But I was very edified to see the mobilization of the Church there. The Catholic Charities of each diocese have been so proactive in getting food and water out to people, particularly in the rural areas. In the cities, many areas have electricity, but still, most of the people of Puerto Rico are without phones, electricity or water.
The New York Times reported that, during the month of September, there were 600 more deaths in Puerto Rico than in September of the previous year. This is just one indication of the way that the lack of medical facilities, potable water and electricity are taking a toll on the population.
In Orocovis they did not have electricity but the pastor, a Holy Ghost Father, brought in a generator so they could use the microphones at the First Mass.
The celebration of the Mass was beautiful. They had a wonderful choir and nine musicians who provided beautiful music. It was just a wonderful experience.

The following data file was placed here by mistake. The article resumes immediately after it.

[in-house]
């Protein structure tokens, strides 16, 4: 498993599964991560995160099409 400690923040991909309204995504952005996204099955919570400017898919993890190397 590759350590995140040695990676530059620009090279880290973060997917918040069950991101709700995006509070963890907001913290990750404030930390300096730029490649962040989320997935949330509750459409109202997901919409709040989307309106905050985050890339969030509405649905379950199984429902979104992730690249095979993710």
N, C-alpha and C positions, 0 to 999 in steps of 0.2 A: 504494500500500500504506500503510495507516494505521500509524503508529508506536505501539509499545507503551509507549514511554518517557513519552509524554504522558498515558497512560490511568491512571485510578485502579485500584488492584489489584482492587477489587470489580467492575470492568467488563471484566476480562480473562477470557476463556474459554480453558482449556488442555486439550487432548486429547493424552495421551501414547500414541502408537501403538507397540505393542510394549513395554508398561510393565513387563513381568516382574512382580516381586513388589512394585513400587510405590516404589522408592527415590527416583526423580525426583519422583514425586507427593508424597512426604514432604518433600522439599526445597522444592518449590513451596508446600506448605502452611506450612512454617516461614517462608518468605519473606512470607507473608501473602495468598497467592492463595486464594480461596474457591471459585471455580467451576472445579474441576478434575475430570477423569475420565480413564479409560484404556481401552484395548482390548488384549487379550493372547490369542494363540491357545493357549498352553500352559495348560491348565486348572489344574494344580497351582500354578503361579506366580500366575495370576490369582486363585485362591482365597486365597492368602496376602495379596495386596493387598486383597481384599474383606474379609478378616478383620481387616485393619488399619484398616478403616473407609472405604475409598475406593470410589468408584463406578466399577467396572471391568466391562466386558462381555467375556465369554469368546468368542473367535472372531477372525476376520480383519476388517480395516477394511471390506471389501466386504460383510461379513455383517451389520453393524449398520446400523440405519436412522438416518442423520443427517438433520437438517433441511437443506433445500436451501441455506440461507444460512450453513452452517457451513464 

Those rural parishes in Puerto Rico, much like the parish where I had worked so many years ago, are so faith-filled. The country people (who in Puerto Rico called “jibaros”) are very religious people and when they see a priest or a friar they greet you by shouting “Bendición!” (“Blessings!”)
I saw another example of this deep piety when, during the Mass, a number of parishioners brought up gifts for the new priest. One woman was wearing a sort of habit, indicating that she made a promise (a “promesa”) and her promise was to the Blessed Mother, but others would be to St. Anthony or another saint. Then, for a number of months or a year, they wear a garment to indicate that they’ve made this promise.
This very traditional practice is something you wouldn’t necessarily see in the city, but in this rural parish there were three women each wearing a different habit indicating the different promises they had made.
It was a joy to see how enthusiastic the people celebrated the ordination of a new priest – in the midst of all their sufferings, this was such a consolation and source of joy for the community.
After I returned, on Monday, I was visited by two Christian leaders from Pakistan, Anjum Bhatti and Percec Rafiq. They came to talk with me about the difficulties that the Catholic Church is suffering in the country. Many will remember that just a couple years ago suicide bombers struck a church and Christian families that were in the park with their families on Easter Sunday.